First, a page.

Lionel has been called to a meeting with a reclusive billionaire that he calls RecBill. RecBill wants Lionel to checkout a DVD of a mysterious sea creature that is supposed to be in a lake in the Minnesota boundary waters. It is similar to the Loch Ness monster except this one is a carnivore since it has killed 2 people and eaten parts of them. RecBill has received an invitation to go on a hunt for the monster. He hooks Lionel up with Dr. Violet Hurst a paleontologist who also works for RecBill. She is a catastrophic paleontologist working on the end of the world scenarios. Lionel agrees mostly because he needs the money to further his plan to get the mob off his back and stop trying to kill him.
The book moves backward in time to give the reader the history of the monster and the town of Ford in northern Minnesota. Apparently one man has been maimed and 2 teenagers killed by this sea monster. Years ago some locals tried to create a hoax involving the monster in hope of reviving the town. The hoax ended with the deaths of 2 of the perpetrators. Lionel and Violet meet the rest of the expedition in Ford. There is a meth lab going on in the only restaurant and not many people around in the town, there is however a top notch guide company and guest house owned by the organizer of the event where all the expedition members stay. The trip is delayed while they await the arrival of a "government representative" who will certify the sea creature is not a hoax, if it is found. This person turns out to be a former candidate for the vice presidency of the U.S. (See what I mean about genius?)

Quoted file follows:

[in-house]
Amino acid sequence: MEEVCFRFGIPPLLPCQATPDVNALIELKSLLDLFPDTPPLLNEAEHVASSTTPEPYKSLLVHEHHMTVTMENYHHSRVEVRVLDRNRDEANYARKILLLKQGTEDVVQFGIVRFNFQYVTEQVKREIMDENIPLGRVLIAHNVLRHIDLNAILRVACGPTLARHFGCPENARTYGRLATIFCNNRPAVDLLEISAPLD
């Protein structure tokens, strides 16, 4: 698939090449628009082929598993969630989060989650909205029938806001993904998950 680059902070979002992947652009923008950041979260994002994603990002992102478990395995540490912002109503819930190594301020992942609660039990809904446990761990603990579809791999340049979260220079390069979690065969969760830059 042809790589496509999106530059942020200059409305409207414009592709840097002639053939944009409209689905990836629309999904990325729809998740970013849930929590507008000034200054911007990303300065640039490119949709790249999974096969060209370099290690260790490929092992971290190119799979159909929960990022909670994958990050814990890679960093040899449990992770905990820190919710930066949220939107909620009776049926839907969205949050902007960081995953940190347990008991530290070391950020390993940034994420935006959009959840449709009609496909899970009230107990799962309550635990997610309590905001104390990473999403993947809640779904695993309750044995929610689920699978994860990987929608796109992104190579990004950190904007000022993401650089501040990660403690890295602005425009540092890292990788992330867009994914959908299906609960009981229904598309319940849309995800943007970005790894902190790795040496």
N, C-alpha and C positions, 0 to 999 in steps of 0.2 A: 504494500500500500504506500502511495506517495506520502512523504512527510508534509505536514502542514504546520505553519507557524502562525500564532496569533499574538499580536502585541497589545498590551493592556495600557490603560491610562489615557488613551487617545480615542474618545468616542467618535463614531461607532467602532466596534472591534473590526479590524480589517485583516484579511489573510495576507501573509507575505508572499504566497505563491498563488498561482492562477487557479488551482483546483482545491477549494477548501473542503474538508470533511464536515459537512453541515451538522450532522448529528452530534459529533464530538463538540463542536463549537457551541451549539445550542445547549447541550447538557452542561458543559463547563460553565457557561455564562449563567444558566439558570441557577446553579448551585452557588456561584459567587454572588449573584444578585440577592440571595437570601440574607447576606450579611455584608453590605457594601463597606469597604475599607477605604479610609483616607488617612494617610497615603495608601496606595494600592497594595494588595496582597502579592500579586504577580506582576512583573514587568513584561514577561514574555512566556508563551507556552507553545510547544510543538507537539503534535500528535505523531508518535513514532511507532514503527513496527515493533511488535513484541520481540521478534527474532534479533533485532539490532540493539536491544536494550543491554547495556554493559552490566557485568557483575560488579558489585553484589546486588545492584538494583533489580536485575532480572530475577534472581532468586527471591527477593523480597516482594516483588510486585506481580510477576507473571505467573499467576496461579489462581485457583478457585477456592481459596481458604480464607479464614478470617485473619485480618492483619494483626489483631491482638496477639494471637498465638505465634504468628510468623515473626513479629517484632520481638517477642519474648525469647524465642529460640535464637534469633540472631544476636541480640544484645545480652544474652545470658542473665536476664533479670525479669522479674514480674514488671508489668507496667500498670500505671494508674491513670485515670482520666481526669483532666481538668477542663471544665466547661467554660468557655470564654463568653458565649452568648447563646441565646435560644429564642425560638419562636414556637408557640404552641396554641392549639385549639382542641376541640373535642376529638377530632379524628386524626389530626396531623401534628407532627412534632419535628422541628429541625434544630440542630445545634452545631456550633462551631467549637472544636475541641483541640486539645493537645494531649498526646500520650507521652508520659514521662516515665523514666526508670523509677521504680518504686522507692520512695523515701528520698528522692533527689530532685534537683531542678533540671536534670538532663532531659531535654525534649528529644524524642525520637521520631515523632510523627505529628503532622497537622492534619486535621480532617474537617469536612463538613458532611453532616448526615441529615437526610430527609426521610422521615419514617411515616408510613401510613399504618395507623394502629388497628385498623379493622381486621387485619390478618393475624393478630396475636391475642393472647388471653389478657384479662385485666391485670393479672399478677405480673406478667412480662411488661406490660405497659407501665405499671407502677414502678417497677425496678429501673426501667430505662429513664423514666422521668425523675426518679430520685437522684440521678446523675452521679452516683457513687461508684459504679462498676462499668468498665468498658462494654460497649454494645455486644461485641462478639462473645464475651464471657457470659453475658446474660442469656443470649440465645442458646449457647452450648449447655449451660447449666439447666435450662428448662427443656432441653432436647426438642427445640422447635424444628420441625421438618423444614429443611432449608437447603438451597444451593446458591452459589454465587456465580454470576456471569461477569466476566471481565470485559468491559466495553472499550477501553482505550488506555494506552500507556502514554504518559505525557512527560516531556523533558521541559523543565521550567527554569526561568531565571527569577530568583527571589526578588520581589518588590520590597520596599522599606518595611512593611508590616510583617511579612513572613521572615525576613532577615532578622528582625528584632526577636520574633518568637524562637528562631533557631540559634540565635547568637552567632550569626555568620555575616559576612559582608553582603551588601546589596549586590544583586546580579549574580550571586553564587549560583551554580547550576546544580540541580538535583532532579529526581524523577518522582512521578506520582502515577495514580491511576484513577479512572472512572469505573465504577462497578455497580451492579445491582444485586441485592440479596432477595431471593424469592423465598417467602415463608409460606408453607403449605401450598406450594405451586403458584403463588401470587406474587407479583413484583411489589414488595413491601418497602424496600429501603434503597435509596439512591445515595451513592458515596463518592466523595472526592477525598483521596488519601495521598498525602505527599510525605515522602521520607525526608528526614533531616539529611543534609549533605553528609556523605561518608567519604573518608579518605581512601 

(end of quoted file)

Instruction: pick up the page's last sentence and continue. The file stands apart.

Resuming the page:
The story line goes through the mystery of the monster, the meth trade in the town of Ford and the mob still trying to kill Lionel. The story ends with a political and environmental treatise by Victoria. While the ending was somewhat bizarre, the main portion of the book was great. Entertaining with some funny moments and some surprises. Bazell's writing style includes footnotes that can be merely asides to the action contained on the page or real footnotes in the sense they actually contain explanatory information. There is also a section of sources which Bazell readily admits might not have been used in the way they were originally intended to be.
I like Bazell's books, I really do. They are just outlandish enough to be entertaining to me. And really, the premise of a hit man turned doctor? Just genius.
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